Diabetic eye disease confers substantial burden on the patient quality of life. Current therapeutic strategies indicate an unmet clinical need for preventive therapy. Tight control of blood pressure and glycaemia are mandatory components of primary prevention strategies, but are insufficient to eliminate risk in all patients. A body of evidence supports a role for lipid-modifying therapy in reducing the diabetic retinopathy endpoints. Although inconclusive for statin therapy, results from the Fenofibrate Intervention and Event Lowering in Diabetes (FIELD) study show beneficial effects of fenofibrate in reducing the requirement for laser therapy, and particularly in preventing disease progression in patients with pre-existing diabetic retinopathy. However, there is a need for confirmation of these findings in large prospective studies with progression of retinopathy as the primary endpoint, such as the ACCORD-EYE (Action to Control Cardiovascular Risk in Diabetes-EYE) study, and in a clinical trial specifically conducted for diabetic maculopathy. In addition, elucidation of the mechanism(s) of effect of fenofibrate is indicated.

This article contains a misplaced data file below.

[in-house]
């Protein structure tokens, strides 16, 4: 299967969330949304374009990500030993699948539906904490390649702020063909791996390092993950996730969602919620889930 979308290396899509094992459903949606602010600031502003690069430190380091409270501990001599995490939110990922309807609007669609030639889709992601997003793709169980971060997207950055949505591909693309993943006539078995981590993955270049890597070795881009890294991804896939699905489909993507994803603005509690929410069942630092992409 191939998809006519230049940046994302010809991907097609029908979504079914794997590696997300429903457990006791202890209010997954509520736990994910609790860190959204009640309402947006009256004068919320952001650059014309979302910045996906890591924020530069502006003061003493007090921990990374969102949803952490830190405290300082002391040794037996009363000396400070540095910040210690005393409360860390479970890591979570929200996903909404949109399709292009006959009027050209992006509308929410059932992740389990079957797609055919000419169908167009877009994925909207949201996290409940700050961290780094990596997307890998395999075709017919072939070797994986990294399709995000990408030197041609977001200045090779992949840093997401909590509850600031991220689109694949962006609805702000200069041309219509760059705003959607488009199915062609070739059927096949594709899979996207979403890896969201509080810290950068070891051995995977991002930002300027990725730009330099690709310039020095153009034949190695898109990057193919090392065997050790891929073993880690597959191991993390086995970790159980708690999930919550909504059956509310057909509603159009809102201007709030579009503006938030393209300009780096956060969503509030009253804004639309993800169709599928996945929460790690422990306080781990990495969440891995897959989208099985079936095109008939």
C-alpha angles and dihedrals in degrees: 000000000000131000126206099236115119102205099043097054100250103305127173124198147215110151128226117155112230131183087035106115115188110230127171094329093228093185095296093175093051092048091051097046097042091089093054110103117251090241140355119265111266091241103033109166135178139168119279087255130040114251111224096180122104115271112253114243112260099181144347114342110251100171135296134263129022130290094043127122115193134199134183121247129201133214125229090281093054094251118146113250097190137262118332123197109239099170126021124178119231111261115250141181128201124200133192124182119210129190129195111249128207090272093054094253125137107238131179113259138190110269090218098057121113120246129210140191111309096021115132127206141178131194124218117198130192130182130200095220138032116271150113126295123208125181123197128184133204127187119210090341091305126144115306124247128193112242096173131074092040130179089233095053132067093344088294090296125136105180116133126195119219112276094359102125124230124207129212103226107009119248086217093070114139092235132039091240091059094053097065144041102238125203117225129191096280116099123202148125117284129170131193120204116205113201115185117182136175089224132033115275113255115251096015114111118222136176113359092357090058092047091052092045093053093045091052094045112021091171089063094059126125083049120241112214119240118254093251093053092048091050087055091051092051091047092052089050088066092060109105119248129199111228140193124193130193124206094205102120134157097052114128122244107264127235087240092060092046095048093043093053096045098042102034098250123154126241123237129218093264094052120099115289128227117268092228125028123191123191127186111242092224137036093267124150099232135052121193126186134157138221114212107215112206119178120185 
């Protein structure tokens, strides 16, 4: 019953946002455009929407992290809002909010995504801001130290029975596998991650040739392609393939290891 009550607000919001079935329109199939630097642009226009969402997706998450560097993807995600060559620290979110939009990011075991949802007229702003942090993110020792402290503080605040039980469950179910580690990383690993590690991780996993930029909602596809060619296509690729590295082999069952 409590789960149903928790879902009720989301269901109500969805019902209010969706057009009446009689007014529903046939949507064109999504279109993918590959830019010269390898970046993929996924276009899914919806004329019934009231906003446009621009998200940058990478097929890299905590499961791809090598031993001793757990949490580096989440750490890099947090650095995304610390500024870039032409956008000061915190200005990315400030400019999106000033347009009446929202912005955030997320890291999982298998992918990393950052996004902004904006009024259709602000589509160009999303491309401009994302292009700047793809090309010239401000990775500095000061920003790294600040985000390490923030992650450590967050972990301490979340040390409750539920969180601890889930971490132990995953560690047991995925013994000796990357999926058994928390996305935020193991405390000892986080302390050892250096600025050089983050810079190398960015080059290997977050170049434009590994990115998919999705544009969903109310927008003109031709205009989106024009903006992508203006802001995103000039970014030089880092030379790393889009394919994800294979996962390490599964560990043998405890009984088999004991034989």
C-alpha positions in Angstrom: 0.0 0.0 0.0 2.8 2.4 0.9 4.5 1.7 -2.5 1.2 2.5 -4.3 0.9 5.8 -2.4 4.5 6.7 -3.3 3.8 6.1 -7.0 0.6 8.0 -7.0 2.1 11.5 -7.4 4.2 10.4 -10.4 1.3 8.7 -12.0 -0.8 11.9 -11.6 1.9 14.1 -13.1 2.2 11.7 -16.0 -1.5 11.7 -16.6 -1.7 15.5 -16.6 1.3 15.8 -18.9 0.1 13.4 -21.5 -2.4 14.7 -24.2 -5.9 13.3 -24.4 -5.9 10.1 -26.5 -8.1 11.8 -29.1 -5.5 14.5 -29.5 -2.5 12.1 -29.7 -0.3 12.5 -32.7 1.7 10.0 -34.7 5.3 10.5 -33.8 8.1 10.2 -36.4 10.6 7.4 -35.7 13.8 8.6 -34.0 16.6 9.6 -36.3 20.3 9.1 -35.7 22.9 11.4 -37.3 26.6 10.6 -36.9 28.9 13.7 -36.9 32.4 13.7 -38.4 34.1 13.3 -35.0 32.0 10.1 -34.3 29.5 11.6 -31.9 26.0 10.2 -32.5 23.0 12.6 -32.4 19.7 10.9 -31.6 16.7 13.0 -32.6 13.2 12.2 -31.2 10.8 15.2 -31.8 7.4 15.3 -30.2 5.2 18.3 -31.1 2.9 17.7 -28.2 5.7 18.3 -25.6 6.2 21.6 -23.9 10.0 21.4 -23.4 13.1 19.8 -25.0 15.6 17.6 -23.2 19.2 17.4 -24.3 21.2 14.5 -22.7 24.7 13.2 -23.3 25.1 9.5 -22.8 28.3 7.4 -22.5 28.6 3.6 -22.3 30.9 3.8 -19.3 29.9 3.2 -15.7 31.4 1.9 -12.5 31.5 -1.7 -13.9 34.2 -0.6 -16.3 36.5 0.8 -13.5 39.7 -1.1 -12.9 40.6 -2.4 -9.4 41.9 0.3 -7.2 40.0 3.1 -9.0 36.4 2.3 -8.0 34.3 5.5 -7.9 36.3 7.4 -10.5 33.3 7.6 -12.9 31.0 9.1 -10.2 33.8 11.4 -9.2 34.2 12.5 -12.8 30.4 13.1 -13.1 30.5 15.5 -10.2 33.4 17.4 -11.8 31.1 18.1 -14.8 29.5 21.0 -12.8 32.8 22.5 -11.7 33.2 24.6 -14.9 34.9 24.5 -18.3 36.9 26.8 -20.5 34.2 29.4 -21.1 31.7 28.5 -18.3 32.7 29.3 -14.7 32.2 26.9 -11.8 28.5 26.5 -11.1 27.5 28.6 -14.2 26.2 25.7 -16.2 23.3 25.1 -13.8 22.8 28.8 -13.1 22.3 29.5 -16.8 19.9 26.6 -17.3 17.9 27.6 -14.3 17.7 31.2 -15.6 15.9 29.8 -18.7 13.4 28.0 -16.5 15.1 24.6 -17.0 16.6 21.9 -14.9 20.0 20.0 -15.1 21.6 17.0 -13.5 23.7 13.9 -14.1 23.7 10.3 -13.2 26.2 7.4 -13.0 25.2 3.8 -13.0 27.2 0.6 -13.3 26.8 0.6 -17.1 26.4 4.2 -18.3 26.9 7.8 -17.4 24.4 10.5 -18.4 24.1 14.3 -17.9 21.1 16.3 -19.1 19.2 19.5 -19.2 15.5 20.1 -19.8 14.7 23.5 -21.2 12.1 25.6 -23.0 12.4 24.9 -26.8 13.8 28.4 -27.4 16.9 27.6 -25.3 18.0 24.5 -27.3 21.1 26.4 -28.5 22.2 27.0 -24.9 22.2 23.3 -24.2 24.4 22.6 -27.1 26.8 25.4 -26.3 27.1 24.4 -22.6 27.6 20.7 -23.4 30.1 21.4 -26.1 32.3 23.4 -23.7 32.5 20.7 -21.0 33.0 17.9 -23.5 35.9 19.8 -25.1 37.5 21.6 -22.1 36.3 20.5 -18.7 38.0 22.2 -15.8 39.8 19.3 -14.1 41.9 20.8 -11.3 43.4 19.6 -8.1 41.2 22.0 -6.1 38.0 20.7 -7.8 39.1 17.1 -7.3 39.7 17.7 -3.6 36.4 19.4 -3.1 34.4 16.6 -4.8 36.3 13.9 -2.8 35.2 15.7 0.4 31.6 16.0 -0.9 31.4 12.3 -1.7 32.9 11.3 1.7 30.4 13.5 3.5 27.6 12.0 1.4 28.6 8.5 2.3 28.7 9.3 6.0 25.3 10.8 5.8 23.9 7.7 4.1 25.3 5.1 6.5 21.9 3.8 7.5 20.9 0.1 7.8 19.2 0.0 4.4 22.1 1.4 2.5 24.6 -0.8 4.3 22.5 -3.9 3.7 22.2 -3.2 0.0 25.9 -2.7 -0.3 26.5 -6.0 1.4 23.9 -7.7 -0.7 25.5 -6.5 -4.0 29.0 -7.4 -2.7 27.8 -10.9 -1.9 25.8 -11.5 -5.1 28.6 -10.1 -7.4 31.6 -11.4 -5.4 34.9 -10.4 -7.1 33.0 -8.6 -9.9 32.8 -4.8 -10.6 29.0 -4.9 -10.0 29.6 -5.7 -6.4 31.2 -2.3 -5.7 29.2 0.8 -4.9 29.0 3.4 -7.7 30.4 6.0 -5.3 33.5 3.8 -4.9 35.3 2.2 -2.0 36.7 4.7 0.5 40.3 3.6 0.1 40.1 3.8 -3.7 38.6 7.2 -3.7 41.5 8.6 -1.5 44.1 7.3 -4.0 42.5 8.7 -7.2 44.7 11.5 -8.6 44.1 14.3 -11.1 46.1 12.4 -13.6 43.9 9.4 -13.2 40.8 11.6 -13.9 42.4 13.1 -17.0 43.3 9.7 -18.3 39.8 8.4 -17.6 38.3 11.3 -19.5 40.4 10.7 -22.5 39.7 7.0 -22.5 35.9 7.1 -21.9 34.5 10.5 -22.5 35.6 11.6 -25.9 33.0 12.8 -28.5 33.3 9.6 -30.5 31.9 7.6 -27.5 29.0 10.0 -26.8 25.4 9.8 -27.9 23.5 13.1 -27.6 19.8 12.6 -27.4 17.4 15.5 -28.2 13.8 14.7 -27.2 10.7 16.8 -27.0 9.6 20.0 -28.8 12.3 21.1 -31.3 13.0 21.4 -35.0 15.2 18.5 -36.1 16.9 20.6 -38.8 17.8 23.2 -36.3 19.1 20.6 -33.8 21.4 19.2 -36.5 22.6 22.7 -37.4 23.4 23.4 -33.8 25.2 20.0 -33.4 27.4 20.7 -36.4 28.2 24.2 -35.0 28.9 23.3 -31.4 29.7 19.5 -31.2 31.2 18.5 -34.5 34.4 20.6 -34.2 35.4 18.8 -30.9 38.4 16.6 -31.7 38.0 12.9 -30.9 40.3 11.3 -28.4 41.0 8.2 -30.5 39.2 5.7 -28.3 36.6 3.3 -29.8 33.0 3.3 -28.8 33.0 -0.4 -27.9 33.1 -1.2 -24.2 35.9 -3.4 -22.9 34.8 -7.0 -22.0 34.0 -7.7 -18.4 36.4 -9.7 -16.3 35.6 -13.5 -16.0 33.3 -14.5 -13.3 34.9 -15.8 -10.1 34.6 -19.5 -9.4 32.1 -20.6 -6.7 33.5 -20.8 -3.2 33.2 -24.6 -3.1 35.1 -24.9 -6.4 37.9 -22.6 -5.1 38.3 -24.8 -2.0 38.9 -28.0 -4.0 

- diabetic retinopathy
- macular oedema